The International Economic Conference

April 30, 1927

Report Outline
Preparation for Economic Conference
Tariff Barriers and International Cartels
Efforts Toward Economic Readjustment 192–927

The International Economic Conference, which will meet at Geneva, May 4, 1927, under the auspices of the League of Nations, was called to consider methods of removing international barriers to renewed world prosperity. The delegates to the conference, although designated by governments, will not be spokesmen of official policy. They will be men qualified by experience to deal with economic questions, but they will not have the power to conclude treaties on behalf of their governments.

The purpose of the Council of the League of Nations in calling the conference was to promote a full and free discussion of the problems to be brought before it, and to permit the drawing up of resolutions and policies which may serve as a guide and basis for the negotiation of future economic conventions between the governments to be represented. This purpose is in line with the policy initiated in 1920 when the Brussels Conference was convened to consider the various financial problems that pressed for solution in that year. The Brussels Conference, while it was considered almost a failure at the time it was held, laid the basis for many of the financial reforms that followed in subsequent years.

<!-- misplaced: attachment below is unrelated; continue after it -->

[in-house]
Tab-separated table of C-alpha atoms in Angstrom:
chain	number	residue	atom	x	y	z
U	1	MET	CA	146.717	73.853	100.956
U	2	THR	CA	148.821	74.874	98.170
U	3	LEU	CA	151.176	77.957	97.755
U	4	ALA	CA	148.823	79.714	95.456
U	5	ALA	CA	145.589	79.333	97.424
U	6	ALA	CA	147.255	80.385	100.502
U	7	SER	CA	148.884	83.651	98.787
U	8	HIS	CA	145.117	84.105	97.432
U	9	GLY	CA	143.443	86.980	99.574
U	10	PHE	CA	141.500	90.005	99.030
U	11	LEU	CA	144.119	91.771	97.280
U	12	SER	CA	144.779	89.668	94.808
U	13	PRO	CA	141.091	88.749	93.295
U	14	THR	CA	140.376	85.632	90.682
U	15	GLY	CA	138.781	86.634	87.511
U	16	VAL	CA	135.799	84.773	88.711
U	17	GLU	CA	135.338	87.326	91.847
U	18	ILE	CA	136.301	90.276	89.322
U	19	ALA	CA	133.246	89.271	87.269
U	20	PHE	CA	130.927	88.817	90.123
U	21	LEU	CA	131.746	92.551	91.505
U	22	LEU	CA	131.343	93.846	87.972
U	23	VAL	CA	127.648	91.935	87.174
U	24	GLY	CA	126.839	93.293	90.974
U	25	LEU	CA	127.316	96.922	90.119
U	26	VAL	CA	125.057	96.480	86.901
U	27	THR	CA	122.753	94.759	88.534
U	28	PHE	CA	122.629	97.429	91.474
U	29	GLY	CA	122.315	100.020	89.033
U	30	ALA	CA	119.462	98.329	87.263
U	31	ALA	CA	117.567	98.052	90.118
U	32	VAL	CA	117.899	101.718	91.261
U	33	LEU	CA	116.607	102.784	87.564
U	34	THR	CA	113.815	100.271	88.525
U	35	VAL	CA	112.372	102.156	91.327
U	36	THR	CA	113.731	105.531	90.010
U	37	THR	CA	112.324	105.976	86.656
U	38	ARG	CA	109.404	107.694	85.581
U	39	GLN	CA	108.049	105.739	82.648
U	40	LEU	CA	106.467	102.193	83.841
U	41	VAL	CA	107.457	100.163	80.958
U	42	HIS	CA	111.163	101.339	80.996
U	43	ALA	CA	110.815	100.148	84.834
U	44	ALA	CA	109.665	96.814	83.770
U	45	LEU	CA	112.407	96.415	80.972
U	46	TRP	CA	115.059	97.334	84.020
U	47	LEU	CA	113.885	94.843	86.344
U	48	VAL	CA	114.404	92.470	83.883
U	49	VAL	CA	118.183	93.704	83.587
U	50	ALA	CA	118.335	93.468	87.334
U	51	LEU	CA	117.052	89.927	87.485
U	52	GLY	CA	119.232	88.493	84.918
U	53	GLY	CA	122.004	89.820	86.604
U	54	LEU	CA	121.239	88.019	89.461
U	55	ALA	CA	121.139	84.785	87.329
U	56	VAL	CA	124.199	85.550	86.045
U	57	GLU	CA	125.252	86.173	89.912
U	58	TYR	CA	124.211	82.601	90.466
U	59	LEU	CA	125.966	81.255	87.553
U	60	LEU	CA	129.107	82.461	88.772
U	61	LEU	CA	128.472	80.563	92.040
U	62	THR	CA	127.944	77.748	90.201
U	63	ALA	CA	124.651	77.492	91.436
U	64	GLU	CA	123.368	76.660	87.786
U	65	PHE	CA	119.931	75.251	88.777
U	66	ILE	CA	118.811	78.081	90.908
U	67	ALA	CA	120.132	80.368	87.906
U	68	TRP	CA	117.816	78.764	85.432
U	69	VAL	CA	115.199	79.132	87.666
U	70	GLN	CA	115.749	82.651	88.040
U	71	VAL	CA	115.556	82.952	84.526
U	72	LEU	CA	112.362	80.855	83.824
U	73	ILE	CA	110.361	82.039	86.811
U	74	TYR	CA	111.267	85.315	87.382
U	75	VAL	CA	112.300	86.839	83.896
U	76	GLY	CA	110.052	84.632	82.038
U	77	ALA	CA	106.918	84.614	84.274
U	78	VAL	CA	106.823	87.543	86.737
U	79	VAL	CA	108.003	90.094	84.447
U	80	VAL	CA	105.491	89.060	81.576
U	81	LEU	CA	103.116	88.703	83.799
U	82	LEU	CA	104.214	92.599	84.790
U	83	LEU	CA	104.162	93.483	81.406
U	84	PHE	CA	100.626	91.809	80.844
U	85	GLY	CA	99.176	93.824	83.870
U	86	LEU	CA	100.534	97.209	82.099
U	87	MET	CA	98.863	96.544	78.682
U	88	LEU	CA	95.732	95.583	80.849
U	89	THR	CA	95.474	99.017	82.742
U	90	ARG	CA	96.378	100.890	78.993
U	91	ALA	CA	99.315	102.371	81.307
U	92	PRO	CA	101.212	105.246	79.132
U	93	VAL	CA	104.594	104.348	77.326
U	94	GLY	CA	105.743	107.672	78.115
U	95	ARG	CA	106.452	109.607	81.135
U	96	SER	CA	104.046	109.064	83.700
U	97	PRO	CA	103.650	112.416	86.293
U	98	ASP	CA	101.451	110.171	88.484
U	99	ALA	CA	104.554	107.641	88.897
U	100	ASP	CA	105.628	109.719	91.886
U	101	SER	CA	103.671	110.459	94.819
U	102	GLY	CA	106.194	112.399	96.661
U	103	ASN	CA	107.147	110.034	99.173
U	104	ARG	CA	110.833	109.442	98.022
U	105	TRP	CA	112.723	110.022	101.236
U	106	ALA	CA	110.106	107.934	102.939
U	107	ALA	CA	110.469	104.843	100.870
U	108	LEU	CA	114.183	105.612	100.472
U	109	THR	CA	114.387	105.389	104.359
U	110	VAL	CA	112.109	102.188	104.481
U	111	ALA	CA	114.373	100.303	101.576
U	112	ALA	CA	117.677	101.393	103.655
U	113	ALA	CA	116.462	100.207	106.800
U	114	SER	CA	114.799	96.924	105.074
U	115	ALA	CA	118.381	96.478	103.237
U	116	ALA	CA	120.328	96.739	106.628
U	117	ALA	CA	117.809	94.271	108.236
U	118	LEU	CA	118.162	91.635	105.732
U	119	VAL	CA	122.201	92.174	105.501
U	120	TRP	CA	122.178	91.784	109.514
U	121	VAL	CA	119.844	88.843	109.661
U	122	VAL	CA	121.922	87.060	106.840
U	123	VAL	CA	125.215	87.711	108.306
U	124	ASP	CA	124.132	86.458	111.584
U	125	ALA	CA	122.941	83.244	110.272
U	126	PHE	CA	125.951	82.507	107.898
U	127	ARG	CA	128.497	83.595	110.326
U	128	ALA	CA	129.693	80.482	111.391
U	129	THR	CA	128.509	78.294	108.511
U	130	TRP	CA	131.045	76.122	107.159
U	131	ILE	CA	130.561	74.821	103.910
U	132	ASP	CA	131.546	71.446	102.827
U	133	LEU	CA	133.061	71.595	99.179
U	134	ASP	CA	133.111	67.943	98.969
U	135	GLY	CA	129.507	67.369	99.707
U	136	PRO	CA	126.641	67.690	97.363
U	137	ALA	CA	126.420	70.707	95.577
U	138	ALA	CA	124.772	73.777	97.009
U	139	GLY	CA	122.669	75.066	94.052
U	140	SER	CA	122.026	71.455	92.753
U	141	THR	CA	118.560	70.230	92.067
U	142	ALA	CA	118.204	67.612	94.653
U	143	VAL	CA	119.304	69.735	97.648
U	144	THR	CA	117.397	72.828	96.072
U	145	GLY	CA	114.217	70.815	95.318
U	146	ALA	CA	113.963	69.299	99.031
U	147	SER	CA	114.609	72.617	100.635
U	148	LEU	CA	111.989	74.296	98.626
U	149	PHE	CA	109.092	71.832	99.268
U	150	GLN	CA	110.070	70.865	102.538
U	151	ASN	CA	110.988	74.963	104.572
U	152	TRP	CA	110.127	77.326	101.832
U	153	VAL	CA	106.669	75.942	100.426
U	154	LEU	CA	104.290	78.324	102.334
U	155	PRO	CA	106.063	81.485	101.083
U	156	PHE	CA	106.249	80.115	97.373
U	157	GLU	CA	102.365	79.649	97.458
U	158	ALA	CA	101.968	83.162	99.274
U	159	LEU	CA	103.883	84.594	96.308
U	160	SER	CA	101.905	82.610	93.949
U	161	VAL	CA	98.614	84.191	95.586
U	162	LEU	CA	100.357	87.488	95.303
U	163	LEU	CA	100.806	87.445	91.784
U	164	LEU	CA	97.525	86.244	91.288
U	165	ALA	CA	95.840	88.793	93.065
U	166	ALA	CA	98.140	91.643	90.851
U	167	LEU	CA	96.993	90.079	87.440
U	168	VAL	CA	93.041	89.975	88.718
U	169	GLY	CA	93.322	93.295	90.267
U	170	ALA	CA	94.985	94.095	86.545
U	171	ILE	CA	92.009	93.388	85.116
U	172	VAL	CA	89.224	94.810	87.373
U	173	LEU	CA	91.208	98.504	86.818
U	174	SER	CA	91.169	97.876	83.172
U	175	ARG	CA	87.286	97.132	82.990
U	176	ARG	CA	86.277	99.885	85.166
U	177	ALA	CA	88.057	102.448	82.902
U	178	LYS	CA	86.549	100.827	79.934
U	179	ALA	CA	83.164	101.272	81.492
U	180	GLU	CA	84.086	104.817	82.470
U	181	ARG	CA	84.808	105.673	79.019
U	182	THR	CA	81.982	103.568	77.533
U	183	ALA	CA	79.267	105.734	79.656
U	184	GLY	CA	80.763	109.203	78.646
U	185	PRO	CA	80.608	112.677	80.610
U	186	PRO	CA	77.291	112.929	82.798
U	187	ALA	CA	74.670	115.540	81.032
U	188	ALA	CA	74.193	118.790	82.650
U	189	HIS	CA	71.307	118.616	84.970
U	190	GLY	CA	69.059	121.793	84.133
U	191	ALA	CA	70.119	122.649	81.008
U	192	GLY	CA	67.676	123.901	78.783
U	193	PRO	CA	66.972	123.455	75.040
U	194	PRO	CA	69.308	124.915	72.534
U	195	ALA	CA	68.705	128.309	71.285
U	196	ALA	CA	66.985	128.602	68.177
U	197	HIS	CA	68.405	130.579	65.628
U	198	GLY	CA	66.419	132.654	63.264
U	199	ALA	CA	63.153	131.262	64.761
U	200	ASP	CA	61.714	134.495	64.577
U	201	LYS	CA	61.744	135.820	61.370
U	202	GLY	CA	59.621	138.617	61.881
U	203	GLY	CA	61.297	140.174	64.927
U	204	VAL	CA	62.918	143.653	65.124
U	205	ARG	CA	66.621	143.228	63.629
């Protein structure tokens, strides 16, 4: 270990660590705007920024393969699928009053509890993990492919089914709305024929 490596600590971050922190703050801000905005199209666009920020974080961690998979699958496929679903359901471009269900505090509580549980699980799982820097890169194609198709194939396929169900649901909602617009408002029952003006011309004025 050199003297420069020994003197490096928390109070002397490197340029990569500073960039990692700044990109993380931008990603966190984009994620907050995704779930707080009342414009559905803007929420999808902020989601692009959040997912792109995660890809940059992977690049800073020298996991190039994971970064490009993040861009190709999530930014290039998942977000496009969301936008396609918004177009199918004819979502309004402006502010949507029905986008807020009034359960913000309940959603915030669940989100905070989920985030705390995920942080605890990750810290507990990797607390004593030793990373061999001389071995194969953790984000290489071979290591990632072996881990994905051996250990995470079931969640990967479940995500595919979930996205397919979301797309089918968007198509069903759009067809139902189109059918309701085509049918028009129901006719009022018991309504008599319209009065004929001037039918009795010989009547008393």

Developments Leading to Economic Conference

The vital problems that pressed for solution in 1920 were concerned with the stabilization of currencies and exchange, and the payment of reparations. In the years since 1920, these problems have been met with more or less satisfactory solutions, and have given way in urgency to such economic problems as the increasingly important questions of tariff barriers and international cartels.

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